Professor Mehdi is currently part of the School of Engineering and Associate Director of the Albert Crewe Centre for Electron Microscopy at the University of Liverpool (since 2017).
She received her undergraduate and Master's degree in Chemistry from the University of Warsaw in Poland (2008) and her PhD in Chemistry from Miami University, USA (2013).
Following her PhD, she joined the Pacific Northwest National Laboratory, USA as a Postdoctoral Research Associate in 2013 and in 2016 was promoted to a permanent staff scientist. Her work at PNNL involved the development of the in-situ TEM stages to study dynamic processes with application to Li-ion batteries as part of the Joint Centre for Energy Storage Research (JCESR) funded by the US Department of Energy.
She has over ten years of experience in the development and application of in-situ methods in electron microscopy for which she has received numerous awards. These include 2021 KIT International Excellence Grants and Fellowships, the 2019 Albert Crewe Award from the Microscopy Society of America MSA for distinguished contributions to the field of Microscopy and Microanalysis in the physical sciences by an early career scientist, the 2015 MRS Postdoctoral Award, the 2015 Microscopy Society of America postdoctoral award, the 2014 Microscopy & Microanalysis Presidential award, and the 2013 Miami University award for outstanding PhD work.
Additionally, in 2016 she received a JSPS Postdoctoral Fellowship to perform Research at Nagoya University, Japan in collaboration with Toyota, which she turned down to join the University of Liverpool.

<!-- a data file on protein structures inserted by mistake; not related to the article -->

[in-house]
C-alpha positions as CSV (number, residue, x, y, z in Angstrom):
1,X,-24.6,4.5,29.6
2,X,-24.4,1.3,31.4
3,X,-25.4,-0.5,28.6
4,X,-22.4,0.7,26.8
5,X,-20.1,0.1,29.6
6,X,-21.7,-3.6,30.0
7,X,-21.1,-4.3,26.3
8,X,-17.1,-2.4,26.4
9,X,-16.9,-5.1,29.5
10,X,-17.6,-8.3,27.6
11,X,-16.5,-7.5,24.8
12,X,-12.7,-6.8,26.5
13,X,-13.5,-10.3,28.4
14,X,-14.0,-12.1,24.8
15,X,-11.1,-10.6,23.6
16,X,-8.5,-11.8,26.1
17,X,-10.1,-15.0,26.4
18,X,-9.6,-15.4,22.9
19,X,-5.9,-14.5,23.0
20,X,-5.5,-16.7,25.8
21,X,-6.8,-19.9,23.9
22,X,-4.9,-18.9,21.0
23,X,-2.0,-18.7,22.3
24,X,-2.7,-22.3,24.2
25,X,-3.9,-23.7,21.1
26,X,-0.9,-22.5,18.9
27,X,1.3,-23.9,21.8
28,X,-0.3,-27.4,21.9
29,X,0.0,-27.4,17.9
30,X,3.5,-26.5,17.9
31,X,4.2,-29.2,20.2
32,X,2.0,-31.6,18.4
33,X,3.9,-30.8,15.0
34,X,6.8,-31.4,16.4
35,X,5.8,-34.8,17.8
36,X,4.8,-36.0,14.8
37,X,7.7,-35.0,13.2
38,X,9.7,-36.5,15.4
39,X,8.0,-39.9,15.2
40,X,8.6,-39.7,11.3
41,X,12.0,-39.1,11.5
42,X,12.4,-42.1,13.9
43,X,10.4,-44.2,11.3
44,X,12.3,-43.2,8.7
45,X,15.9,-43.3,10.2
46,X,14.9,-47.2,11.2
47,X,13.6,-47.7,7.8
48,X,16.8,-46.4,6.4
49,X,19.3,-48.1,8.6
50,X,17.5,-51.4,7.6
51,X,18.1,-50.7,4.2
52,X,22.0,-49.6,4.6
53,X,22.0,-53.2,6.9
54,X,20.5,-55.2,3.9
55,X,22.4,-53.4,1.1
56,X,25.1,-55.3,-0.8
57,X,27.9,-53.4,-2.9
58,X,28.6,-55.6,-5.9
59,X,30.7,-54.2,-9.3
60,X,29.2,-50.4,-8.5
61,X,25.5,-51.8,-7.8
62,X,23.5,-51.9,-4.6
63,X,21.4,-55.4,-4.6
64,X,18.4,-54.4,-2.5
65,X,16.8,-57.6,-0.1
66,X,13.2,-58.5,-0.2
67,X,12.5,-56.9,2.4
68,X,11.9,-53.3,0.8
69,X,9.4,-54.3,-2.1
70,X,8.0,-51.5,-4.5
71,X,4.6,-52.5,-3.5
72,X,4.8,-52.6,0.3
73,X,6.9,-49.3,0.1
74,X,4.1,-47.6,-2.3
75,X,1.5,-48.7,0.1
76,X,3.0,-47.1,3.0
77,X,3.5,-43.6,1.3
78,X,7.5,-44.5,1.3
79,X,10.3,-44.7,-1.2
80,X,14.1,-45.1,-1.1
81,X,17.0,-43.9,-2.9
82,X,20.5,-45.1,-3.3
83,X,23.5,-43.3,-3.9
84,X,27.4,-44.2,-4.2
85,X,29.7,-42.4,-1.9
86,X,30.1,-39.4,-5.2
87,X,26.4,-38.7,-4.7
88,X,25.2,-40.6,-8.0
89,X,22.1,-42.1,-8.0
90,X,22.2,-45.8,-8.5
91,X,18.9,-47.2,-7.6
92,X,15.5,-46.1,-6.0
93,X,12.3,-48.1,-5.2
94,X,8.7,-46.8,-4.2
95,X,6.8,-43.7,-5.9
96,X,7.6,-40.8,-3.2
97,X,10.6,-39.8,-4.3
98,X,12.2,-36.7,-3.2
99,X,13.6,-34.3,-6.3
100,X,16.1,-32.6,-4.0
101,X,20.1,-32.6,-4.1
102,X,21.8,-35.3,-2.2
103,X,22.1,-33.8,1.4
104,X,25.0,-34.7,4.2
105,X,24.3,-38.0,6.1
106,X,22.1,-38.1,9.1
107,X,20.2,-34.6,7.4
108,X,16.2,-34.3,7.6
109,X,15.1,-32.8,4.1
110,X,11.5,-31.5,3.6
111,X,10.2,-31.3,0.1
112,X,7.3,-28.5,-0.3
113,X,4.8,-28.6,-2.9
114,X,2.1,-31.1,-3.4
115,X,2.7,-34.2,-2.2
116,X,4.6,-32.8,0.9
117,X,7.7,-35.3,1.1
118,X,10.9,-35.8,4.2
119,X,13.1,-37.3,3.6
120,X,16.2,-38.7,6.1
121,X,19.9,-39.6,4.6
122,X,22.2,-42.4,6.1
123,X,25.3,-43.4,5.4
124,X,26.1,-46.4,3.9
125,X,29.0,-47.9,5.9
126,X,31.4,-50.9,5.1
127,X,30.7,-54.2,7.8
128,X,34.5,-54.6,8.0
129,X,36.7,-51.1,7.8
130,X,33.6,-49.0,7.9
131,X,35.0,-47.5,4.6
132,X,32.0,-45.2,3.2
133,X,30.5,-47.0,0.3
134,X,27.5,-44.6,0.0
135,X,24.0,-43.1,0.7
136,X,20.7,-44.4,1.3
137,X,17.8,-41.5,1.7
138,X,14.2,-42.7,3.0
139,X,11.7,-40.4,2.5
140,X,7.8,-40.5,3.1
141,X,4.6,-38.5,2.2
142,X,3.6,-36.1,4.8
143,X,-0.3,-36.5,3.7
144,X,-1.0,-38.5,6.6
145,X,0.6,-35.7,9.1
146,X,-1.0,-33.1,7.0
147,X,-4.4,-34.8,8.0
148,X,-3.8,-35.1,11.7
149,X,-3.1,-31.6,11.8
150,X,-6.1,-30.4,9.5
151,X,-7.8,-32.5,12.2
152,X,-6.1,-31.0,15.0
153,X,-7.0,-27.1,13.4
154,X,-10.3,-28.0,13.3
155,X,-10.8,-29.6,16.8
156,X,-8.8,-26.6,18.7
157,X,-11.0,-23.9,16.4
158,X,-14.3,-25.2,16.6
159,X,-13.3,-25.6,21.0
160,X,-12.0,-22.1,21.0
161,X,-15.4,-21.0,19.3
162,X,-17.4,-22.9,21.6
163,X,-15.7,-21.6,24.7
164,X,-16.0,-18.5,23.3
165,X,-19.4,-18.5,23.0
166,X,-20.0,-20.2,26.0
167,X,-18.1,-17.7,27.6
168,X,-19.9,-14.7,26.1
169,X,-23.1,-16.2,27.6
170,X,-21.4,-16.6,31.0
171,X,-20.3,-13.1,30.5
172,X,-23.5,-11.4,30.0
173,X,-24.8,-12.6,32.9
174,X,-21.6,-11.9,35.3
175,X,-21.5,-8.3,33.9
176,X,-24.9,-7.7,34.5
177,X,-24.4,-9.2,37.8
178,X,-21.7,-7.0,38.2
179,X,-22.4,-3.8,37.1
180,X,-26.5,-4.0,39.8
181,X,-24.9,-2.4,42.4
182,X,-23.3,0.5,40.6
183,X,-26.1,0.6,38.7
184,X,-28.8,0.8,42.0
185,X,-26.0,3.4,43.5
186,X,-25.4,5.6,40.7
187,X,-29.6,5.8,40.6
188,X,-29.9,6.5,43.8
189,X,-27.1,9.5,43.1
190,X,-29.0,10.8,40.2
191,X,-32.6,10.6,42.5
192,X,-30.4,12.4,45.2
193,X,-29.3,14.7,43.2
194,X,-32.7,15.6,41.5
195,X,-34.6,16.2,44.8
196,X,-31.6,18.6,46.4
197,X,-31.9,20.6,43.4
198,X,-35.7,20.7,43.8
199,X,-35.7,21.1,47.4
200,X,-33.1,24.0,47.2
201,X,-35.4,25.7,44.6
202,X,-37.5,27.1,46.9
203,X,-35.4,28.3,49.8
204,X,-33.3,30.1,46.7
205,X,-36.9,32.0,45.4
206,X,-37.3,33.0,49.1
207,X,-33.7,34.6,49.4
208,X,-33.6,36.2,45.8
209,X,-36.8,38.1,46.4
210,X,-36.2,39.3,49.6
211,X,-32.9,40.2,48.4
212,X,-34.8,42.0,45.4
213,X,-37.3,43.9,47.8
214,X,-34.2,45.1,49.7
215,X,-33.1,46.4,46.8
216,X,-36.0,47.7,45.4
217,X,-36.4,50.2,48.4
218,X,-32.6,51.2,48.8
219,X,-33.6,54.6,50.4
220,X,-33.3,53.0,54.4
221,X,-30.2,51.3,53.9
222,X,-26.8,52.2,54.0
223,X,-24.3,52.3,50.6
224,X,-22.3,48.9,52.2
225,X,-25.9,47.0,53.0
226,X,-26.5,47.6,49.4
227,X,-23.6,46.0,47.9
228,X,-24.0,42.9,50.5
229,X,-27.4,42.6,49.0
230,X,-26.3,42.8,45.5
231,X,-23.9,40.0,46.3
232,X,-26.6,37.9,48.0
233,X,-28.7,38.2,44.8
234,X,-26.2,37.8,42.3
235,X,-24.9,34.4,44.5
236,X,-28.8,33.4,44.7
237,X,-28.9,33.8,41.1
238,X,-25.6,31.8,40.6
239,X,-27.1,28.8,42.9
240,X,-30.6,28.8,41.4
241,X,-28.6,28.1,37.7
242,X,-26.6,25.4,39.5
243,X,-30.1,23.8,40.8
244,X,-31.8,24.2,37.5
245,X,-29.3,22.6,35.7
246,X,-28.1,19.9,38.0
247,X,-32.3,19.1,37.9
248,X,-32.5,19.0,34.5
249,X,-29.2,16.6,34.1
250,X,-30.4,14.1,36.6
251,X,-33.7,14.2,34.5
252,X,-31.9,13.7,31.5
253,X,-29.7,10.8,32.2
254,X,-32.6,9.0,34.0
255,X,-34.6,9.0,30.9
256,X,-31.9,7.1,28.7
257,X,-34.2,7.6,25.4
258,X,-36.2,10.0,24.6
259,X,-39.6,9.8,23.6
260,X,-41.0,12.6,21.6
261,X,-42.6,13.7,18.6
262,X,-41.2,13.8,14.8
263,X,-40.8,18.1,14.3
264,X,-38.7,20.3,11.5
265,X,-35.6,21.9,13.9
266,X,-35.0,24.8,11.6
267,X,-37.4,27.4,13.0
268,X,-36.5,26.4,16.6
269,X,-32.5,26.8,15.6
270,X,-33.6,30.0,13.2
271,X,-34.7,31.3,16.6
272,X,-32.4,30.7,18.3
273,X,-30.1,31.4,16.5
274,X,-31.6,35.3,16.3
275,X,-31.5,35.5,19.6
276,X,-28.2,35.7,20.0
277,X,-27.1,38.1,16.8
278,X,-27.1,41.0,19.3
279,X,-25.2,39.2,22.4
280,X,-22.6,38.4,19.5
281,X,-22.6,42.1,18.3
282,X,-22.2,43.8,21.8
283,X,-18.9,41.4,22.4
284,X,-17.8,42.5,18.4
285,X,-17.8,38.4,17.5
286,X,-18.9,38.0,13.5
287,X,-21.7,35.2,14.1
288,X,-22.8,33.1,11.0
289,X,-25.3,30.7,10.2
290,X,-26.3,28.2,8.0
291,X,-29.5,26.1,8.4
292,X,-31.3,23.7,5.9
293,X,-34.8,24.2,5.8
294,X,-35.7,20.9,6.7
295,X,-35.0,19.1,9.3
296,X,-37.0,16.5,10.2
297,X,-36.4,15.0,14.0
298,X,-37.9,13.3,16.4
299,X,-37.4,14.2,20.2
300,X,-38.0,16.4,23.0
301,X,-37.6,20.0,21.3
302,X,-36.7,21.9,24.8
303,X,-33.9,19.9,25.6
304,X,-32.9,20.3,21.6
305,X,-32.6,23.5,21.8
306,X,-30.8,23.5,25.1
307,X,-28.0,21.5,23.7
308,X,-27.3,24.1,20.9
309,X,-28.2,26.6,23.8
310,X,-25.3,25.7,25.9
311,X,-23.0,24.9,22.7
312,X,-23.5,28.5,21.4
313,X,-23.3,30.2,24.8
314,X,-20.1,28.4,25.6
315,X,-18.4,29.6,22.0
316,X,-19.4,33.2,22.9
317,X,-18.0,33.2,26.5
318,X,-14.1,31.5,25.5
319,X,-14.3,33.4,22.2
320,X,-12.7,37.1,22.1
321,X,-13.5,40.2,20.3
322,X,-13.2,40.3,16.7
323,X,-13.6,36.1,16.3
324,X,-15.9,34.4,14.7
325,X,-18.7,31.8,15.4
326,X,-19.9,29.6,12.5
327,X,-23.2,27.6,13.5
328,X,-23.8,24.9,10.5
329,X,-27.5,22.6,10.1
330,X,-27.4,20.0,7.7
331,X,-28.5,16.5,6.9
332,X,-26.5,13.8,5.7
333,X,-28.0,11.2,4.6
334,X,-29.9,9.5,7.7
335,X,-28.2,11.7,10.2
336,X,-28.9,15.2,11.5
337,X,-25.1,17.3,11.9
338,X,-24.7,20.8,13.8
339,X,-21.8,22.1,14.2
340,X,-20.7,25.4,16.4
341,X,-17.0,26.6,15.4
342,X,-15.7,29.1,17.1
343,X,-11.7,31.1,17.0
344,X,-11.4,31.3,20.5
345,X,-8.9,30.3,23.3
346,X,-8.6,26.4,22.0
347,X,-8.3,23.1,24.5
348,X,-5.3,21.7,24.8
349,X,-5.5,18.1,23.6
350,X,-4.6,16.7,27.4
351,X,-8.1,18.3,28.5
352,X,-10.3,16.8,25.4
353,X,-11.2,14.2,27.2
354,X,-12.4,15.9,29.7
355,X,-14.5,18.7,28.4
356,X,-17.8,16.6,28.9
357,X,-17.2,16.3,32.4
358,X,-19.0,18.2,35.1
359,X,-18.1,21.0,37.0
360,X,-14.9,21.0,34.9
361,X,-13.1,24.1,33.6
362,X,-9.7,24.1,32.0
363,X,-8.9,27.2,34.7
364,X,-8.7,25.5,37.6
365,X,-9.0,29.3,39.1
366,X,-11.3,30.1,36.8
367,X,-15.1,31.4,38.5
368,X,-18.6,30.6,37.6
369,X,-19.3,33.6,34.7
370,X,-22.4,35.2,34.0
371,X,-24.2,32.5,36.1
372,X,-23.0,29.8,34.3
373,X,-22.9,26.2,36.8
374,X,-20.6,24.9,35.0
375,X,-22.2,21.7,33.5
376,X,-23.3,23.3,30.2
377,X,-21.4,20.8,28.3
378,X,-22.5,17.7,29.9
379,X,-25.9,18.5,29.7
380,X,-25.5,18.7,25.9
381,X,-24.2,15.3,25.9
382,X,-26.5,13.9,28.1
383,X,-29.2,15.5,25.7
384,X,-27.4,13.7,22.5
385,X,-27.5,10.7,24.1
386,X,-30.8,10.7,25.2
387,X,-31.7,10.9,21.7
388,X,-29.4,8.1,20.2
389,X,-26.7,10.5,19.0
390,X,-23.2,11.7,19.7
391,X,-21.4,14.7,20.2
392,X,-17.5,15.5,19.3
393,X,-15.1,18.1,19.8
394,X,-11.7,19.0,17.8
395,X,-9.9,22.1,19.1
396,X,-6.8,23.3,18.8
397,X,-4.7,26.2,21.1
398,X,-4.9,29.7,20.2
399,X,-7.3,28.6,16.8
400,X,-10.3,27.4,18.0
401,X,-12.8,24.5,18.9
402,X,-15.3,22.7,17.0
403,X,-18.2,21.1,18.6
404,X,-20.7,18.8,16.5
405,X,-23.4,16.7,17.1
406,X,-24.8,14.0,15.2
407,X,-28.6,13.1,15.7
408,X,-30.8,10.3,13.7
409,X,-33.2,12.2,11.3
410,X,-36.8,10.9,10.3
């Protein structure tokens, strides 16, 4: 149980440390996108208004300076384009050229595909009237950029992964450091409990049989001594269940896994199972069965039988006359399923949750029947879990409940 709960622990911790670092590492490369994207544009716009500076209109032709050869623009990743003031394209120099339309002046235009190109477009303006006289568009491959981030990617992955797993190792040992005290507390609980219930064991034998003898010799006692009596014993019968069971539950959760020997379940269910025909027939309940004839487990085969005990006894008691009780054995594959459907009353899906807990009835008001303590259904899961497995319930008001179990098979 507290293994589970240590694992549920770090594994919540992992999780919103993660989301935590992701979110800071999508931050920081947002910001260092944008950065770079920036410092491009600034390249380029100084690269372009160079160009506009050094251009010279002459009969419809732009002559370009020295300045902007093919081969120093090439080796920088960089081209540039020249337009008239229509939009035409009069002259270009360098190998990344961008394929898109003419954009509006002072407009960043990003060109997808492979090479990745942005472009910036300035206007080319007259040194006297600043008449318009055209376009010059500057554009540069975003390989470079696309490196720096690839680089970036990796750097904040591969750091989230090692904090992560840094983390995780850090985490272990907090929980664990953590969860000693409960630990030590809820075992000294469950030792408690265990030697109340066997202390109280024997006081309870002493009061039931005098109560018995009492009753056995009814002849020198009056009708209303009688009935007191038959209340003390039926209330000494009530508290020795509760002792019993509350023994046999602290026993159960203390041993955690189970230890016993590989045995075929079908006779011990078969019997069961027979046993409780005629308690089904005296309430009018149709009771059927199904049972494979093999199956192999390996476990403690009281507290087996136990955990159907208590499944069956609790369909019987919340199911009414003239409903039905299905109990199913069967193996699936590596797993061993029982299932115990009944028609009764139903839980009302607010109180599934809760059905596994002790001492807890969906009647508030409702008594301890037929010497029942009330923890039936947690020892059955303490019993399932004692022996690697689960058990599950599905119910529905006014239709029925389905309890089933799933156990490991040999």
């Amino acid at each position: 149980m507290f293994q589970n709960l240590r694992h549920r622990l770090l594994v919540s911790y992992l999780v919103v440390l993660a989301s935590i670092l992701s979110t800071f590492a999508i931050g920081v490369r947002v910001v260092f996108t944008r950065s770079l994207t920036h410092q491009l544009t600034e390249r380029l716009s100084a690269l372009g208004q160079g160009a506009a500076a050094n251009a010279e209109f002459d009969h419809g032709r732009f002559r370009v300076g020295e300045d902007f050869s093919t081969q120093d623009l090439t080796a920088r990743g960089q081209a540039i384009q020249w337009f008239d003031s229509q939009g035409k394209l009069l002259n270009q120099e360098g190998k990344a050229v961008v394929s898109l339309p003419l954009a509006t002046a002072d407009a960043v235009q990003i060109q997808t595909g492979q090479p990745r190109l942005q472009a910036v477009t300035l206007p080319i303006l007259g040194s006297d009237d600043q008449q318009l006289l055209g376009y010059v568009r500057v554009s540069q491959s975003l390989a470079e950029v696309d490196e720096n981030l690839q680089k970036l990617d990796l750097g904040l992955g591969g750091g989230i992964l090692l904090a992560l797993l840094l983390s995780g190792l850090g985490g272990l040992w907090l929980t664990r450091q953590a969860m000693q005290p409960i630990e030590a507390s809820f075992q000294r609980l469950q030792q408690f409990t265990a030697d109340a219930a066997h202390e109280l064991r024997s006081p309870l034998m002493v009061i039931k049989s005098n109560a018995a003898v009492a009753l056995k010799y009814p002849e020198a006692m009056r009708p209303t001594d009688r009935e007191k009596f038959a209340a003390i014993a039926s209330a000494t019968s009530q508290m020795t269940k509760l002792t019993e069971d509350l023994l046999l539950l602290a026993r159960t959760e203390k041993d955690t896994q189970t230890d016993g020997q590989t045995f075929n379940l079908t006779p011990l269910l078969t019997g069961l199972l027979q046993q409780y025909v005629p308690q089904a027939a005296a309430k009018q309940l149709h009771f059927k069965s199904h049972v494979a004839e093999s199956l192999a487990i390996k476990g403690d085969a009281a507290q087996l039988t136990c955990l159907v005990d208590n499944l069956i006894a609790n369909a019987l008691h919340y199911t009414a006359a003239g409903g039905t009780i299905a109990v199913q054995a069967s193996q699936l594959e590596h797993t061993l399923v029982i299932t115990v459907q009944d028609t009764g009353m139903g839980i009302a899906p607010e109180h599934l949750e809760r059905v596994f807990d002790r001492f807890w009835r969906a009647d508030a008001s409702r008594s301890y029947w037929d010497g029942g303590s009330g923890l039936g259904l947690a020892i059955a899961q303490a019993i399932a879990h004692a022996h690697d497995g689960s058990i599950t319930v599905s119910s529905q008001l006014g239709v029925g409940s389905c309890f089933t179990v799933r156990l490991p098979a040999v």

She has over 60 publications (~3490 citations, h-index=26) has organised multiple international in-situ liquid TEM workshops and symposia, and has given over 40 invited presentations at international meetings and institutions.
Her primary research area is focused on Li-ion batteries and she is the Energy Science Team Lead of Relativistic Ultrafast Electron Diffraction and Imaging (RUEDI) Facility and part of a Fast Start “Degradation” and “Characterization” projects funded by the Faraday Institution/EPSRC.
She is also part of the EPSRC Crystallisation in the Real-World project as a key collaborator in identifying mechanisms of nucleation and growth in CaCO3.
Currently, her research group focuses on developing advanced new microscopy methods to generate an in-depth understanding of reaction kinetics at solid/liquid and solid/gas interfaces in batteries, electrocatalysis and pharmaceuticals.